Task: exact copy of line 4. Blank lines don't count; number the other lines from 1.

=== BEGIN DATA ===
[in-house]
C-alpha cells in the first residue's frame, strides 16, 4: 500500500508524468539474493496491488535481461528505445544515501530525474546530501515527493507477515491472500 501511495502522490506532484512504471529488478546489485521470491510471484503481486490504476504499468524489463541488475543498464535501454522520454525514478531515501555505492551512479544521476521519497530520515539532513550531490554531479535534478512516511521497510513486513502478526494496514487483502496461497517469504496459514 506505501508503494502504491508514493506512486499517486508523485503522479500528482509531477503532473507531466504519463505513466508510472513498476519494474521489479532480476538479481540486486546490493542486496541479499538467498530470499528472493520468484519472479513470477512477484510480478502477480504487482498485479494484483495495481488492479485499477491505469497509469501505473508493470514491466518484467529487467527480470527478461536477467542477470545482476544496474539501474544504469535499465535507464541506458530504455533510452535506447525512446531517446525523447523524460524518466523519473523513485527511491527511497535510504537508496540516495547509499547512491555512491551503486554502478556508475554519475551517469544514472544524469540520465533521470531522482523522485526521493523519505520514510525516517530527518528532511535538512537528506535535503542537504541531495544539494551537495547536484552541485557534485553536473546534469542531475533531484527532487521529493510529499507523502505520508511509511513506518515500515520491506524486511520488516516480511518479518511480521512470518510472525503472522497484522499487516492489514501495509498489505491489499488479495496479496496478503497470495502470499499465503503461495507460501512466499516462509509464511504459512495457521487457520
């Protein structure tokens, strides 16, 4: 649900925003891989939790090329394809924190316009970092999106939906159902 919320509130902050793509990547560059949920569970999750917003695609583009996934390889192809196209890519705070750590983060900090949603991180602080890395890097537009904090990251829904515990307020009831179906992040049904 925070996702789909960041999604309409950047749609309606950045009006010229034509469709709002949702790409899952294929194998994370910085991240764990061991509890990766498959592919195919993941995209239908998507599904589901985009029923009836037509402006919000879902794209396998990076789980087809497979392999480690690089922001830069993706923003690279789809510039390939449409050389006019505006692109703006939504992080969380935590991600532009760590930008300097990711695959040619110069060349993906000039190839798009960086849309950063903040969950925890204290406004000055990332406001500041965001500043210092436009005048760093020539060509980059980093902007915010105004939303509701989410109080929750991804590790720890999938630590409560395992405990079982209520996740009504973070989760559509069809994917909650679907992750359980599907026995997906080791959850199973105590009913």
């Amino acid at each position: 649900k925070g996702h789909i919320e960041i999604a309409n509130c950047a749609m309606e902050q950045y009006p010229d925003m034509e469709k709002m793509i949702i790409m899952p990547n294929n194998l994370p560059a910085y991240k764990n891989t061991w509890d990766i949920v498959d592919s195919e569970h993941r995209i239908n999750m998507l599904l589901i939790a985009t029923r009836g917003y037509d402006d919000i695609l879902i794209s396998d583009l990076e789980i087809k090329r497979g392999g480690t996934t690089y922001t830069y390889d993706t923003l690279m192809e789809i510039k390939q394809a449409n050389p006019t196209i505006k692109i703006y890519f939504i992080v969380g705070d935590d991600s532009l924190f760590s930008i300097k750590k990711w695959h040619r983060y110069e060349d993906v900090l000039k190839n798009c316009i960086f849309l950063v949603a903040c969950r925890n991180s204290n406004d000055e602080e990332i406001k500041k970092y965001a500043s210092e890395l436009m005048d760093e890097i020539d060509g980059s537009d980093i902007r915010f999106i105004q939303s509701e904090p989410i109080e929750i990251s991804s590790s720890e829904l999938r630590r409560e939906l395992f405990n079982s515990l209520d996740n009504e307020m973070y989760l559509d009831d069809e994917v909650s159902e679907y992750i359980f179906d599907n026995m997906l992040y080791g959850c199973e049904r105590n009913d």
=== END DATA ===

């Amino acid at each position: 649900k925070g996702h789909i919320e960041i999604a309409n509130c950047a749609m309606e902050q950045y009006p010229d925003m034509e469709k709002m793509i949702i790409m899952p990547n294929n194998l994370p560059a910085y991240k764990n891989t061991w509890d990766i949920v498959d592919s195919e569970h993941r995209i239908n999750m998507l599904l589901i939790a985009t029923r009836g917003y037509d402006d919000i695609l879902i794209s396998d583009l990076e789980i087809k090329r497979g392999g480690t996934t690089y922001t830069y390889d993706t923003l690279m192809e789809i510039k390939q394809a449409n050389p006019t196209i505006k692109i703006y890519f939504i992080v969380g705070d935590d991600s532009l924190f760590s930008i300097k750590k990711w695959h040619r983060y110069e060349d993906v900090l000039k190839n798009c316009i960086f849309l950063v949603a903040c969950r925890n991180s204290n406004d000055e602080e990332i406001k500041k970092y965001a500043s210092e890395l436009m005048d760093e890097i020539d060509g980059s537009d980093i902007r915010f999106i105004q939303s509701e904090p989410i109080e929750i990251s991804s590790s720890e829904l999938r630590r409560e939906l395992f405990n079982s515990l209520d996740n009504e307020m973070y989760l559509d009831d069809e994917v909650s159902e679907y992750i359980f179906d599907n026995m997906l992040y080791g959850c199973e049904r105590n009913d």